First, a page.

Nothing to Skype Home About: A Review of “Unfriended”


Hollywood producers are constantly trying to seek out horror movies that will cost close to nothing to make, but absolutely make insane amounts of money. We’ve seen this most egregiously with one of the most popular horror genres to ever — the concept of the “found footage” movie. 1999’s The Blair Witch Project was the first real commercial success story to come out of a found footage style horror flick (and is one of my all-time favorite horror movies). But it wasn’t until 2009’s Paranormal Activity that many production companies decided to follow suit and start production on their own found footage horror movies. These movies are typically quite easy to make (at least in comparison to movies shot with regular film cameras), require small budgets, and are easily marketed to the teenage markets. Though they’re usually of disconcerting quality, they typically become successful.

Unfriended is the latest venture into the already stale genre of found footage horror movies. It’s set apart from the rest, though, as it actually boasts an interesting concept; the entirety of the movie is seen from the main character’s Macbook screen in real time as she surfs Facebook, plays music on Spotify, and Skypes her friends (product placement galore!). Unfortunately, however, this concept is executed without craft and ends up becoming little more than just a gimmick.

Laura Barns was a popular teenage girl all before an unflattering video of her surfaced on YouTube, leading to her committing suicide due to incessant bullying that came with it. Blaire is another popular teenage girl who used to be childhood friends with Laura, and just so happens to be our main character in Unfriended. Since the movie is exclusively seen through capturing Blaire’s computer screen, we witness her first watching the video of Laura committing suicide (a bystander caught her on camera as she committed suicide in a public park through use of a gun), then we see a snippet of the video that lead to Laura’s suicide, all before Blaire is interrupted with a Skype video call from her boyfriend, Mitch.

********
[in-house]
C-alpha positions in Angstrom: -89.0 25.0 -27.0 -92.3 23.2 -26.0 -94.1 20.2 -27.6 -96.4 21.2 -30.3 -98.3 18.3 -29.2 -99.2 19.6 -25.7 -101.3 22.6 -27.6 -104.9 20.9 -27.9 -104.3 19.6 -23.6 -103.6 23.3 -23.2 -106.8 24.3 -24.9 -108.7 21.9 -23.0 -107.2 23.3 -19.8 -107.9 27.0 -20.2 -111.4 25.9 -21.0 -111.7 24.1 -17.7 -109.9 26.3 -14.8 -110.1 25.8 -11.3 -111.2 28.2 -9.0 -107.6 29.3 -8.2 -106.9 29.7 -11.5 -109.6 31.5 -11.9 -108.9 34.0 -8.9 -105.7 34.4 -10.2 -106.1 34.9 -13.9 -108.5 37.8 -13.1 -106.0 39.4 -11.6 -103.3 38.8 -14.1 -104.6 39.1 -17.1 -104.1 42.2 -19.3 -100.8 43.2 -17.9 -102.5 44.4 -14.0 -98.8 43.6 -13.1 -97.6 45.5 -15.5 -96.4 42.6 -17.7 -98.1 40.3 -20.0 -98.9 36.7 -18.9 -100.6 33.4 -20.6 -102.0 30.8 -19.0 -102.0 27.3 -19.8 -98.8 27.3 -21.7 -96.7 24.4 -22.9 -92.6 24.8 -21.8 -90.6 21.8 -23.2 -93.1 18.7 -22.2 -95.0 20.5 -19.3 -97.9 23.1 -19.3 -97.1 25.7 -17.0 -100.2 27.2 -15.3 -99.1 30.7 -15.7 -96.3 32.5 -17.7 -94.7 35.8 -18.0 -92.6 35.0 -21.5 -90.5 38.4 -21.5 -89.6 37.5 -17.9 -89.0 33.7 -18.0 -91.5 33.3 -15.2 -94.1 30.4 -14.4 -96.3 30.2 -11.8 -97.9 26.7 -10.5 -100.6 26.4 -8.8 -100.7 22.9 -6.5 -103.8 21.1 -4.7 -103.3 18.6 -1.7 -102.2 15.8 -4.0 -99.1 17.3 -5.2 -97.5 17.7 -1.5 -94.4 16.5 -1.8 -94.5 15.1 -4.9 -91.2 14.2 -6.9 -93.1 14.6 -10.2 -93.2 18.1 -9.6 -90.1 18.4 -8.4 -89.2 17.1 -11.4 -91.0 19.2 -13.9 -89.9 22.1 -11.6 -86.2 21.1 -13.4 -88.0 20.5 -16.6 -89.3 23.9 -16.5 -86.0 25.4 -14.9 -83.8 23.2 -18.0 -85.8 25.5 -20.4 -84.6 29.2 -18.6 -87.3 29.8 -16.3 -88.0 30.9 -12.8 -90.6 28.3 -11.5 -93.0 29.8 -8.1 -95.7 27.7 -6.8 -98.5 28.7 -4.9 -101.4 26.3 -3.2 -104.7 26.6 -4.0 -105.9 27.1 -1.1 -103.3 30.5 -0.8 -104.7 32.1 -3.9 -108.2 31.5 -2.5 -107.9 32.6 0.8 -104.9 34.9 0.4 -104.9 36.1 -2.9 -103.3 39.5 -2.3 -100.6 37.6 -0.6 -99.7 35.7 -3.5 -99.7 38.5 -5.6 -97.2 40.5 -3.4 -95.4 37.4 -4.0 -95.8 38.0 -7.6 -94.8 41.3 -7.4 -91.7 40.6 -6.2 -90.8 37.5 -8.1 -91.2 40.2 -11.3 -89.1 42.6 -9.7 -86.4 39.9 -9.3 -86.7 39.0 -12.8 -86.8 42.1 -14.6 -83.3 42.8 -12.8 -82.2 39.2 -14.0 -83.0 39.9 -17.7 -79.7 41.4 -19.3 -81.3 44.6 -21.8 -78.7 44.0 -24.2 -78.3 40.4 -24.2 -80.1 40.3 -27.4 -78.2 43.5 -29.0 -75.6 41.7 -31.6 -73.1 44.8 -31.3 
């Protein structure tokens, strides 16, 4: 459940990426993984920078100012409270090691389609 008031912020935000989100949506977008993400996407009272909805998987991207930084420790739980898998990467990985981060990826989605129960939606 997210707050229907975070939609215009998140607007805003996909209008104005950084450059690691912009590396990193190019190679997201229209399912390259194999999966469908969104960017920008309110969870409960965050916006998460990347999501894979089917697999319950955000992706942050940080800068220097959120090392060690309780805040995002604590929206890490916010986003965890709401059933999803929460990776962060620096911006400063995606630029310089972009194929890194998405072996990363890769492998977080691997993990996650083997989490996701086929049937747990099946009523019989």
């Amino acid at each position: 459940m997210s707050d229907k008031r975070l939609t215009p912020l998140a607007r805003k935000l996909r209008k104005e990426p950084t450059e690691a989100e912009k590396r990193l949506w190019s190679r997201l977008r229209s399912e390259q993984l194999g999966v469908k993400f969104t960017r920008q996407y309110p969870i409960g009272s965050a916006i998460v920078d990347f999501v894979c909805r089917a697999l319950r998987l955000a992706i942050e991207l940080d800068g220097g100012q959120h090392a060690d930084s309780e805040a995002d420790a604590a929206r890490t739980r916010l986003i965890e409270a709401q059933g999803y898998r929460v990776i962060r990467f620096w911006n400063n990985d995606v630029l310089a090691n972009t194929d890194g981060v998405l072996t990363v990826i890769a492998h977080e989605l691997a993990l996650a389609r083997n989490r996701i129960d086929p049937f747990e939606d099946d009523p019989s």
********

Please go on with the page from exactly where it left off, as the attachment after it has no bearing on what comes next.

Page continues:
This call ends up in Skype sex territory as Blaire and Mitch continually disrobe until they are both interrupted by being forced into another Skype video call with their three friends: Adam, Ken, and Jess. Also along for the call is a mysterious account simply named billie227. This account has no profile information, nor does it have a camera or microphone, and after multiple attempts at kicking billie227 out of the call, the group of friends ends up brushing it off as just being some sort of glitch.

Blaire begins to message Mitch through a Skype chat just between the two of them about how she feels uneasy about the billie227 account. As she does this, she is messaged on Facebook by Laura Barns’ account (which I noticed only had 30 friends, and you’re telling me that this attractive, popular girl only had 30 friends on Facebook? C’mon, movie). “Laura” reveals that she will kill Blaire and all of her friends if they don’t stay on the Skype call and cooperate.

I didn’t find this to be a bad premise, actually. I do think that a good movie could have come out of the idea, but the filmmakers continuously ruin the interesting premise by trying to force jump scares (which never caused a response from me outside of a  multitude of sighs), making almost every character totally stereotypical, unlikable, and ever so annoying, and being dumbfoundingly predictable throughout the thankfully brisk 83 minute runtime.